Bizarro is brought to you today by Keeping the Faith.
I hope everyone here in the U.S. had a lovely holiday weekend, and that everyone elsewhere had a lovely weekend in spite of its lack of holidayness. I did what I often do on holidays: stayed home and worked. The Bizarro factory is woefully understaffed and is required to keep cranking out silly drawings no matter the occasion, so if I’m not here supervising it just doesn’t get done. Thank goodness for the foreign orphans I hold captive in my basement working round the clock on this stuff or I’d never get it all done. Thanks, kids! (not that any of them can read this blog)
A couple of weeks ago I made fun of the Rapture (along with every other comedian in the country) and most of you thought it was funny. But I am still getting emails from “normal” Christians (their quotes, not mine) who thought that the sideshow freak who started it, Harold Camping, was not a fair representation of Christians in general and that I was too broad in my skewering of people of that faith. Or, said more simply, they thought I was calling all Christians crazy trailer park folk.
For the record, I don’t think all Christians are crazy trailer park folk. My comments in that particular blog were aimed at the unfortunate fools who followed Camping into the national spotlight and subsequent ridicule. It has been well established that faith in the invisible is not directly connected to intelligence, education, or taste. Most humans believe in some form of supernatural being(s) and many of them are smart and cultured. I believed in these things for all of my childhood (forgivable) and much of my adulthood (forgivable since I was indoctrinated so heavily and early) so I am not without an understanding of those who still believe. In all areas of life, most of us believe what makes us comfortable regardless of the evidence presented to us; it’s the way our brains work.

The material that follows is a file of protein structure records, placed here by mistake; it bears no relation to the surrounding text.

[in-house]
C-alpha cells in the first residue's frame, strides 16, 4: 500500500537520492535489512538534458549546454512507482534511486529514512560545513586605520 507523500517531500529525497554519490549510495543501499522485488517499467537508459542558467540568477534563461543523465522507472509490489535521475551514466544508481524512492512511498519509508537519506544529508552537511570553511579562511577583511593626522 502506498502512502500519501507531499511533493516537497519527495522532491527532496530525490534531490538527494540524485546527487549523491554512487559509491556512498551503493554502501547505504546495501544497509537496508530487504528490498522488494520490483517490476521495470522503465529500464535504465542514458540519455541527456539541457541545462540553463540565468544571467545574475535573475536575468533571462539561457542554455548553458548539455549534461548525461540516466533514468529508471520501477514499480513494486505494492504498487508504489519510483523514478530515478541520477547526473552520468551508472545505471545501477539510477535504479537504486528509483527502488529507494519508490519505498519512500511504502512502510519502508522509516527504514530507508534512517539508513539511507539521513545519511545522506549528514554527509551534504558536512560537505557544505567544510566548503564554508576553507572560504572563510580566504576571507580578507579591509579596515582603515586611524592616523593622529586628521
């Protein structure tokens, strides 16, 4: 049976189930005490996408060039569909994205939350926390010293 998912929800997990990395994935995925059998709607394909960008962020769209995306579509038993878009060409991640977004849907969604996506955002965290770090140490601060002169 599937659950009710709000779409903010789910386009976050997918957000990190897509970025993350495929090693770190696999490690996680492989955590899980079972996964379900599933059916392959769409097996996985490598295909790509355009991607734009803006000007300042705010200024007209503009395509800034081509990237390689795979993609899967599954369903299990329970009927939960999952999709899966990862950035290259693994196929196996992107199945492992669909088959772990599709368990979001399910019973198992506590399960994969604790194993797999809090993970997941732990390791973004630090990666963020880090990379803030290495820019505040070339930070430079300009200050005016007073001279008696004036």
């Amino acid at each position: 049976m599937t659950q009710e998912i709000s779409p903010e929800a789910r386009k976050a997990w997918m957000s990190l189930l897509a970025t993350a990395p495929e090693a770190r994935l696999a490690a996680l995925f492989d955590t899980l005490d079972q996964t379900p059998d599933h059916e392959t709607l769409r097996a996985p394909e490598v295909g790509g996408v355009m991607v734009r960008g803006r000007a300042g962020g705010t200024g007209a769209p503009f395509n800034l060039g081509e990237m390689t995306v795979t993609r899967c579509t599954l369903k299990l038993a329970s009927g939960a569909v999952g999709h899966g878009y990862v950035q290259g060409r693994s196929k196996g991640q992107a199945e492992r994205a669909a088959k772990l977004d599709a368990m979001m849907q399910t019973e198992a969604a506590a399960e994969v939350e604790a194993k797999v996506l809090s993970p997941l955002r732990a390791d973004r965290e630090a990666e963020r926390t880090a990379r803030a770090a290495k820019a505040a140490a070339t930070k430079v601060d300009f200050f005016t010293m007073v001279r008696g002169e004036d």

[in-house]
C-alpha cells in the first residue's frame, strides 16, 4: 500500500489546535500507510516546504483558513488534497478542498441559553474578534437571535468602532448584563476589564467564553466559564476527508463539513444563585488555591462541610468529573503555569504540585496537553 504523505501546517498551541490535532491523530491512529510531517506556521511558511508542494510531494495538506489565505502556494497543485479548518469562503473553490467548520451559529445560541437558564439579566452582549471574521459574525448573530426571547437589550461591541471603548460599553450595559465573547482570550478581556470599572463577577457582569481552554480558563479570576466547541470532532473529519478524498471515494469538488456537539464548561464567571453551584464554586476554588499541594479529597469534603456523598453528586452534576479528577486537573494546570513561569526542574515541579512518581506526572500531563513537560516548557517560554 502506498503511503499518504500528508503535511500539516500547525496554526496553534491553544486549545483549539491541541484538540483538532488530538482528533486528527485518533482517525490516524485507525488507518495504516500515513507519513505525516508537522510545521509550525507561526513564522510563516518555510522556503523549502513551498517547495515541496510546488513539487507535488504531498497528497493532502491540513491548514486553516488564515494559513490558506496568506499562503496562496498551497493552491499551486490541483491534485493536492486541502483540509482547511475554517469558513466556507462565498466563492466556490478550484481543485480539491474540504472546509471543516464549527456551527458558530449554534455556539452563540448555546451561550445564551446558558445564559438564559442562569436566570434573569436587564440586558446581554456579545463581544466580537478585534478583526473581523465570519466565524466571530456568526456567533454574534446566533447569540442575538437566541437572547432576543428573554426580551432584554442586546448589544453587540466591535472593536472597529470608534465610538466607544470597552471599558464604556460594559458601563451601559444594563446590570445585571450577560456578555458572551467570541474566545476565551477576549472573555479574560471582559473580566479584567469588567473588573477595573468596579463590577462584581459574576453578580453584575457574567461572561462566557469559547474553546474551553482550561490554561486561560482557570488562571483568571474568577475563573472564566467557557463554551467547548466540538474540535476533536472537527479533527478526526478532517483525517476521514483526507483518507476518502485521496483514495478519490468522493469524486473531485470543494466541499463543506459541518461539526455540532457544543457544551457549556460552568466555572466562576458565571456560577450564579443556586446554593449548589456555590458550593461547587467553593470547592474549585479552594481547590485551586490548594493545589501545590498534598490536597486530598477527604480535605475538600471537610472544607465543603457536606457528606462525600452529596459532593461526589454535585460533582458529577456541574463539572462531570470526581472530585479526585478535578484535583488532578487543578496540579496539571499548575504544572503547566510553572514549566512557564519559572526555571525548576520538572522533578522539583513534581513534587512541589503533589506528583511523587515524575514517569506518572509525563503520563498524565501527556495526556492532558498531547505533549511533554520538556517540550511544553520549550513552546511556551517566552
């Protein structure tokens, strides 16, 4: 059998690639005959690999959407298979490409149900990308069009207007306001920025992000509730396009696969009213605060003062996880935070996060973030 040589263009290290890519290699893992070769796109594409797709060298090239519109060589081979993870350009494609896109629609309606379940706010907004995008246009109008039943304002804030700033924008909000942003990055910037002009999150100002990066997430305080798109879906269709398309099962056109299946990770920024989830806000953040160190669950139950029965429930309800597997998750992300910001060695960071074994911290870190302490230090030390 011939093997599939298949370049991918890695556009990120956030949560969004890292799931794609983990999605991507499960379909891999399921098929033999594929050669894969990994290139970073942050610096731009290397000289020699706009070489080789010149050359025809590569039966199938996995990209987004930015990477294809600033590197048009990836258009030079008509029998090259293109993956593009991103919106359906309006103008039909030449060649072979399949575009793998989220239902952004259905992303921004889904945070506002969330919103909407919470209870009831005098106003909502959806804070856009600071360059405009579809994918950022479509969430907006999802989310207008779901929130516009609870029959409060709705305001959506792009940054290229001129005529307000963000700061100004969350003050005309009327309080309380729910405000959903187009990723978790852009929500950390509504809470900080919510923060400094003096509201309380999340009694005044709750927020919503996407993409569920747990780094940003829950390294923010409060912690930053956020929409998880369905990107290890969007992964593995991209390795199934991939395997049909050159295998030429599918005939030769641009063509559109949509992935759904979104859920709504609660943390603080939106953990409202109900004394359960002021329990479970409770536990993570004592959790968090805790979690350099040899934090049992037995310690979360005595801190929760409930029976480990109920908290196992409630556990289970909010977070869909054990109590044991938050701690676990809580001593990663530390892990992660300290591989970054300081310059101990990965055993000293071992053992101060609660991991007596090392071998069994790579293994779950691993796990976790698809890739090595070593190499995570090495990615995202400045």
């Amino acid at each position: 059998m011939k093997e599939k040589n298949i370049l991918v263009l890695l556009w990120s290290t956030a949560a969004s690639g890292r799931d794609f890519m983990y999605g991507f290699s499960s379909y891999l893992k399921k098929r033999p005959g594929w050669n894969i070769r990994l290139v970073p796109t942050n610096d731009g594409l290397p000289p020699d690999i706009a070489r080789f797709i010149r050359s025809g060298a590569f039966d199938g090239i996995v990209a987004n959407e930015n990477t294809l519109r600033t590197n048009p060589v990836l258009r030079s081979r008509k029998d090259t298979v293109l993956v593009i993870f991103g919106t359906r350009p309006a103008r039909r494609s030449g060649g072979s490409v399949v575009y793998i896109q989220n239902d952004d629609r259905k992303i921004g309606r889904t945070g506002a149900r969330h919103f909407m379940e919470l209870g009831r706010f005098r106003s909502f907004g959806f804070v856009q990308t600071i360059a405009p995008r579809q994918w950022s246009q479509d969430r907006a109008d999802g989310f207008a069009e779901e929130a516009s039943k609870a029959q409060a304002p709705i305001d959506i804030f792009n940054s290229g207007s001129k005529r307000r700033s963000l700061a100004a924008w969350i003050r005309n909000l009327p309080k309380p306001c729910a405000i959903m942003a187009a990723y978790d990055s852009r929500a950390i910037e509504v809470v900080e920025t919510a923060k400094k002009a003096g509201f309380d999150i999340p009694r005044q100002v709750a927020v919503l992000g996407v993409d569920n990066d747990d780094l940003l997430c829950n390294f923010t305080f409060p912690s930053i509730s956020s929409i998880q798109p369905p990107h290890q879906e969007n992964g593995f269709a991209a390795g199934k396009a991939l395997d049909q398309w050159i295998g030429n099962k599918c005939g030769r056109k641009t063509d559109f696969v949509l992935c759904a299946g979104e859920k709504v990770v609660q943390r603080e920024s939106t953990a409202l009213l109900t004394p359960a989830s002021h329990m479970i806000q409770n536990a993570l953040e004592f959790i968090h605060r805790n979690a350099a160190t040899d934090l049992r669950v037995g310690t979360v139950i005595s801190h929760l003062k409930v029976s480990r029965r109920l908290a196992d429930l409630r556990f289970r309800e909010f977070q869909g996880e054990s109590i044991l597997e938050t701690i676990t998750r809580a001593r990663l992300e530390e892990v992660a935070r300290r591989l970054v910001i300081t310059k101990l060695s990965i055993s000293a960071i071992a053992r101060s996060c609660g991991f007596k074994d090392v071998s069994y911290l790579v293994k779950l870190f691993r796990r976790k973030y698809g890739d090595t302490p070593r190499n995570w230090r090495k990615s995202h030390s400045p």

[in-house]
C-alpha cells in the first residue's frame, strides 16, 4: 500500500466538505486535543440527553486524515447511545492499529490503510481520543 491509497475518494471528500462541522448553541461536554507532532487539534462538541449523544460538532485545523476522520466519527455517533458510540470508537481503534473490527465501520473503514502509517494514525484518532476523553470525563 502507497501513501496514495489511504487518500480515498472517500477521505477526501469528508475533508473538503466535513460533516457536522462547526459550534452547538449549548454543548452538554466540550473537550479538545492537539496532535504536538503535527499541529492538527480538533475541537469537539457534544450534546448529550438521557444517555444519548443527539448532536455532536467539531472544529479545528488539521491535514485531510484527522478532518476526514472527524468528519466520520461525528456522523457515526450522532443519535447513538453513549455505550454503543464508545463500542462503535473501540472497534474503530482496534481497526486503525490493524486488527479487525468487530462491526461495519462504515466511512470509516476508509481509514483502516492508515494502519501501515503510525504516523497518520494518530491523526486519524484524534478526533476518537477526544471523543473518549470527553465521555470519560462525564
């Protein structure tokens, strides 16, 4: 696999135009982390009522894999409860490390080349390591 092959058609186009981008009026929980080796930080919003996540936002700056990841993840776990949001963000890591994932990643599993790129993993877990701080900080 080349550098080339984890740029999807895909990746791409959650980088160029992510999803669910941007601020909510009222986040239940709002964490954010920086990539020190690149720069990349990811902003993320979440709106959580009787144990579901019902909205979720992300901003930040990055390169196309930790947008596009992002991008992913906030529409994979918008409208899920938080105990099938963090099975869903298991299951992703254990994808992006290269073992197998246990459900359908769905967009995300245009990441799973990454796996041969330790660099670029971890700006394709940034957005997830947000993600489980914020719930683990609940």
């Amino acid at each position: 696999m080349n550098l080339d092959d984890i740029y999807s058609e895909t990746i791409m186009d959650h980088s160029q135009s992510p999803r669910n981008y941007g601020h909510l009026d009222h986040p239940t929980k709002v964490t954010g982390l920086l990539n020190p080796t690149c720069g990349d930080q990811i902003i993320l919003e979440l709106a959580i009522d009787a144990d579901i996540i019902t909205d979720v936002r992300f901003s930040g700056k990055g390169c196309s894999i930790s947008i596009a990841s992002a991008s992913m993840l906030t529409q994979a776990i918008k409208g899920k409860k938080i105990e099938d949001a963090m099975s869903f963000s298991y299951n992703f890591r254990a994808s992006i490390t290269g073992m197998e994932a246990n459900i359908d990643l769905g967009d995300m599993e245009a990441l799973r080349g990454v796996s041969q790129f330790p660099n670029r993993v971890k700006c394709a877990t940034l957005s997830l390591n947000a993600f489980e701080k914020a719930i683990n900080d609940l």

I do think it is important to be a “thinking” person, however, and as such, to realize that whatever you believe about god(s) is no less ridiculous than the most ridiculous thing you’ve ever heard someone else believe in. If you’ve ever asked yourself how Scientologists can believe they are inhabited by aliens, or how Mormons can believe in holy underwear, or how Hindus can pray to a blue elephant, or how Muslims can believe that they get 72 virgins to fool around with in heaven if they kill infidels, or how all of ancient Greece could believe that the reason their ship sank was because they had pissed off Poseidon, or how villagers could believe that throwing someone into a volcano would keep it from erupting, remember that the only reason you think it is more ridiculous than what you believe is because you were not raised in that tradition. The only difference between mythology and religion is whether or not you happen to believe in it.
If your faith serves you well, go for it with my blessing. (Reminder: I am not a deity and you do not need my blessing.) If, on the other hand, your religion encourages you to harbor bigotries against others (gays, women, other races or religions, etc.) and gives you a sense of self-righteousness that takes the sting out of waging war with people who do not believe as you do, as it has for the overwhelming majority of people in the history of our species, consider reconsidering the usefulness of this practice. It is archaic, flies in the face of science, reason, logic, and just about every other thing that makes humans unique in the animal kingdom, and statistically has caused and still causes far more misery and injustice than it cures. That’s just history , by the way, not opinion.
By the way, none of this has anything to do with these two cartoons. Sometimes I get a little off course. :o)